Letter from the CEO
Since its inception in 2008, The Orianne Society has used a science-fueled approach to species conservation. All of our work begins with the conservation of our flagship species, the Eastern Indigo Snake, which has disappeared from a significant portion of its historic range in the southeastern United States. Thanks to the visionary generosity of a single family, The Orianne Society is successfully rebuilding populations of Eastern Indigo Snakes in South Georgia, Florida and Alabama through research, habitat protection and land management, captive breeding, reintroduction and intensive monitoring.
We are applying the conservation model we established with Indigo Snakes to implement programs to save other endangered snakes around the world. Specifically, we are using a comprehensive approach to save endangered snakes that also serve as good umbrella species for the ecosystems in which they live. By saving snakes that move great distances and use a diversity of habitats, we can save many of the other species that inhabit the same ecosystems. The snakes we are dedicated to conserving are vital components of the many ecosystems they inhabit. We realize that if we want to provide a future for these amazing animals we need to work on saving the entire system.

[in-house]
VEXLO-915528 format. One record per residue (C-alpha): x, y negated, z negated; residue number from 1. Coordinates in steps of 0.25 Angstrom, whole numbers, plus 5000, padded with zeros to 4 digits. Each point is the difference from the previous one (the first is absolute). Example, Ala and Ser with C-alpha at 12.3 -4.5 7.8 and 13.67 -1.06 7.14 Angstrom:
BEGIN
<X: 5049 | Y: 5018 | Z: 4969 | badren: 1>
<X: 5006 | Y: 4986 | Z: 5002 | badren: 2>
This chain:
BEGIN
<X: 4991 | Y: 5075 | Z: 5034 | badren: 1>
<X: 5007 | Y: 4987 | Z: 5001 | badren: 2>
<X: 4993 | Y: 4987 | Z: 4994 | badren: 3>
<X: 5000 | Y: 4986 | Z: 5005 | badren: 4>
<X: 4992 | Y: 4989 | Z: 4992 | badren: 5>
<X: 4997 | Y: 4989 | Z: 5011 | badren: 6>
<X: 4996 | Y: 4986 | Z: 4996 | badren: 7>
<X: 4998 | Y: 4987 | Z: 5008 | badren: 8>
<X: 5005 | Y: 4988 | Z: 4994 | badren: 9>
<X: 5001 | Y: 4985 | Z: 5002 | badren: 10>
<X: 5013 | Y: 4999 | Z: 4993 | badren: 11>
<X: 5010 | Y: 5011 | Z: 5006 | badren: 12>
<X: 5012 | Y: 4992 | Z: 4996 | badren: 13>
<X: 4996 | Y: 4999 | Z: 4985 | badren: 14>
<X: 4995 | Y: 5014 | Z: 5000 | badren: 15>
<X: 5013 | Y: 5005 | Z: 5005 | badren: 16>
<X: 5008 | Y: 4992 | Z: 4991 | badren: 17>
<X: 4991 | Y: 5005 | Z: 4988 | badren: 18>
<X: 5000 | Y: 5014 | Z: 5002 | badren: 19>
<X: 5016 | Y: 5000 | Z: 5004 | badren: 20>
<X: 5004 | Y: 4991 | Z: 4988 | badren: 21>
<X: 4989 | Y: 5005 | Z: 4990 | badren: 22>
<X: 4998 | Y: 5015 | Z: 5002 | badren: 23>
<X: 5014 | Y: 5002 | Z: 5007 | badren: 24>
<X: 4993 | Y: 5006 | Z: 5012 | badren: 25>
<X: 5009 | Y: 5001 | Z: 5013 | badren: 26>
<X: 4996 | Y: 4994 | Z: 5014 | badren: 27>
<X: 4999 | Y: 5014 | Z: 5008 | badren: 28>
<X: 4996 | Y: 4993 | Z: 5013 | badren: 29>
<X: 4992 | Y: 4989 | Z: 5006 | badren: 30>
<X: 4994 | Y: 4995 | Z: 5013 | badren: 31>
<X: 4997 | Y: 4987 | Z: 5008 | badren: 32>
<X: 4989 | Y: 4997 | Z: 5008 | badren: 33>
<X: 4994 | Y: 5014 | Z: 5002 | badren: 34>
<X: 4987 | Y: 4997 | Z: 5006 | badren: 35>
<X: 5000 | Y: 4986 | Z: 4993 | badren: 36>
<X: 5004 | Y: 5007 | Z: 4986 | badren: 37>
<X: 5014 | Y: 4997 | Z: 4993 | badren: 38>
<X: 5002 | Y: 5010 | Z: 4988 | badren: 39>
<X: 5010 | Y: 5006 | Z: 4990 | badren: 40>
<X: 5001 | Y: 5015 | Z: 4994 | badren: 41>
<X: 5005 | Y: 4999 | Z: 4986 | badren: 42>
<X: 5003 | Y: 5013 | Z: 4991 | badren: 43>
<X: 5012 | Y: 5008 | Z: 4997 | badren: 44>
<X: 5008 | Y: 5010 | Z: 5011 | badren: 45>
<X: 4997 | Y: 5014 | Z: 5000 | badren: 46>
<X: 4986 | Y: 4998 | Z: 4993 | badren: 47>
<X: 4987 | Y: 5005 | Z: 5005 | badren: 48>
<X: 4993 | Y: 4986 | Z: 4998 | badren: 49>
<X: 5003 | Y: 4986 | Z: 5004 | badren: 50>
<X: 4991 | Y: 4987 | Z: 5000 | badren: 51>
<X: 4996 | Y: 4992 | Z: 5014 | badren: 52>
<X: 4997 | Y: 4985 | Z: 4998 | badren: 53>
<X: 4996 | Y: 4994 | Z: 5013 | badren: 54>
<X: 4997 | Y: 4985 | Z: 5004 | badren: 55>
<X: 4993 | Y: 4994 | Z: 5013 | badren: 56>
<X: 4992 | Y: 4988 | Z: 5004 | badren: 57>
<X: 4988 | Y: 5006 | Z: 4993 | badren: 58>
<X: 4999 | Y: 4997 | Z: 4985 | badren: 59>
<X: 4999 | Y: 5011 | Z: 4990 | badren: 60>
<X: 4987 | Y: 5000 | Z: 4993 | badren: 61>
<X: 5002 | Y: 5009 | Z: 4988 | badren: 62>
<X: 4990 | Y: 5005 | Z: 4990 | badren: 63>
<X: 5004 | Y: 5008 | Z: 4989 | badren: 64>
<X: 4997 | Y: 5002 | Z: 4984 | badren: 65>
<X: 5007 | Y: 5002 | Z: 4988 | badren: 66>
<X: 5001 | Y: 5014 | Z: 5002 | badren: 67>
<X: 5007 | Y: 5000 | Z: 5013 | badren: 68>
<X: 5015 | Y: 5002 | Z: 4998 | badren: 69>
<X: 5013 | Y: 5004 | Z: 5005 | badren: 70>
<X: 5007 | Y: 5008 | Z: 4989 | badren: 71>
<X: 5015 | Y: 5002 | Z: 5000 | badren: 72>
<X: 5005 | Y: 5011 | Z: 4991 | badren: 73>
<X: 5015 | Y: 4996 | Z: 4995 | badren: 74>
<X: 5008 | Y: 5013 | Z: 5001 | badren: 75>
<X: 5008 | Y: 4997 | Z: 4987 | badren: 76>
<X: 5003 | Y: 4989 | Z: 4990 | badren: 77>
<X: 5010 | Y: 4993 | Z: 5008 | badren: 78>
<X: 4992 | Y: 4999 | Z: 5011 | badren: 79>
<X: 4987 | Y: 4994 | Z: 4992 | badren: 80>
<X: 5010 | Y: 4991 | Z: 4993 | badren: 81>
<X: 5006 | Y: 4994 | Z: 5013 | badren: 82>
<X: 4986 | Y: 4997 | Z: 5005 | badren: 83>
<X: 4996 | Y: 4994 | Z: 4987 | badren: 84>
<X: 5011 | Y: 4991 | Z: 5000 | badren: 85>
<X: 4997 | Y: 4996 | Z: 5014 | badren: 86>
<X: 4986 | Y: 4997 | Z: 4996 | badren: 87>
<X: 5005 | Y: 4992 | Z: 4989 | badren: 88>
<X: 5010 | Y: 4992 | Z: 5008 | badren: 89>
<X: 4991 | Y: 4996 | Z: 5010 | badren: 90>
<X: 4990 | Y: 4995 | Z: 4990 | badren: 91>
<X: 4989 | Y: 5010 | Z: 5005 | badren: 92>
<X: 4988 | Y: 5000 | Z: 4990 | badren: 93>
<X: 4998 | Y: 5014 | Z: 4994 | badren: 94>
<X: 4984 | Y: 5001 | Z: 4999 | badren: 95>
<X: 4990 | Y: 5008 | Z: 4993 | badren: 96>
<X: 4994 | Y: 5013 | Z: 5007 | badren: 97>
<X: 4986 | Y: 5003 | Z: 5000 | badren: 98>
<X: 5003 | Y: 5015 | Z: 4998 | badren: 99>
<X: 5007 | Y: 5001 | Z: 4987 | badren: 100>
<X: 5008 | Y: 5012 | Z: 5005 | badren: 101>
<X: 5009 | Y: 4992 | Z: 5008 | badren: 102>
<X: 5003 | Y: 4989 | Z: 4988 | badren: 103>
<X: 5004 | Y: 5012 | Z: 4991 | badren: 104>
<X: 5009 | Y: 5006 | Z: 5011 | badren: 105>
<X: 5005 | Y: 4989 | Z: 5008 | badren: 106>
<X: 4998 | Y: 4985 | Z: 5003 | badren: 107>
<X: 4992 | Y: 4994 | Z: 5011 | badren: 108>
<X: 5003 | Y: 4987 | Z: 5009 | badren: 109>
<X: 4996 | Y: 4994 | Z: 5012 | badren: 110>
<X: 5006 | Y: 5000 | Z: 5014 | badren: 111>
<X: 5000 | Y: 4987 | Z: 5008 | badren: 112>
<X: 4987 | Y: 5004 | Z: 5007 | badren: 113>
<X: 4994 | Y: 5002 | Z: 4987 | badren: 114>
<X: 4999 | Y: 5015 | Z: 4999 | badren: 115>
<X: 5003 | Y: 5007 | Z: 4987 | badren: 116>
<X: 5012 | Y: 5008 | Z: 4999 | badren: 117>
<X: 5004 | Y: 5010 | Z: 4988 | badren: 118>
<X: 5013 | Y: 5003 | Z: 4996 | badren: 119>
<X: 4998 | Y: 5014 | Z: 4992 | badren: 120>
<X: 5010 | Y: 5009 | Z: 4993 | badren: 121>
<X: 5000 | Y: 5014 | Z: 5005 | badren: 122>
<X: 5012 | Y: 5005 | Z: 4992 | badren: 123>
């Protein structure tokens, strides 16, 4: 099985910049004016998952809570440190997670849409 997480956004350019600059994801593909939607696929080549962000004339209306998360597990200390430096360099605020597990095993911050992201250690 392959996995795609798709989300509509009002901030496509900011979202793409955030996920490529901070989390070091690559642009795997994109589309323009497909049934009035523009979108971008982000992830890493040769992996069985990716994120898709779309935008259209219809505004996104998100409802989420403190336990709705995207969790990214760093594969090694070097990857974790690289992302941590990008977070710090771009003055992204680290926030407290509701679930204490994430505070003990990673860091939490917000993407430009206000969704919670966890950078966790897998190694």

I am proud to say that our staff consists of some of the finest scientists, technicians, and administrative specialists in the world who contribute a broad range of talent and academic training to our conservation initiatives. We are developing partnerships with scientists and conservationists around the world to enhance our global impact. As we continue to move forward, I invite you to become a partner in our work.
Time is short — join us today and find out how you can help save a species.
Christopher L. Jenkins, PhD,
Chief Executive Officer, The Orianne Society.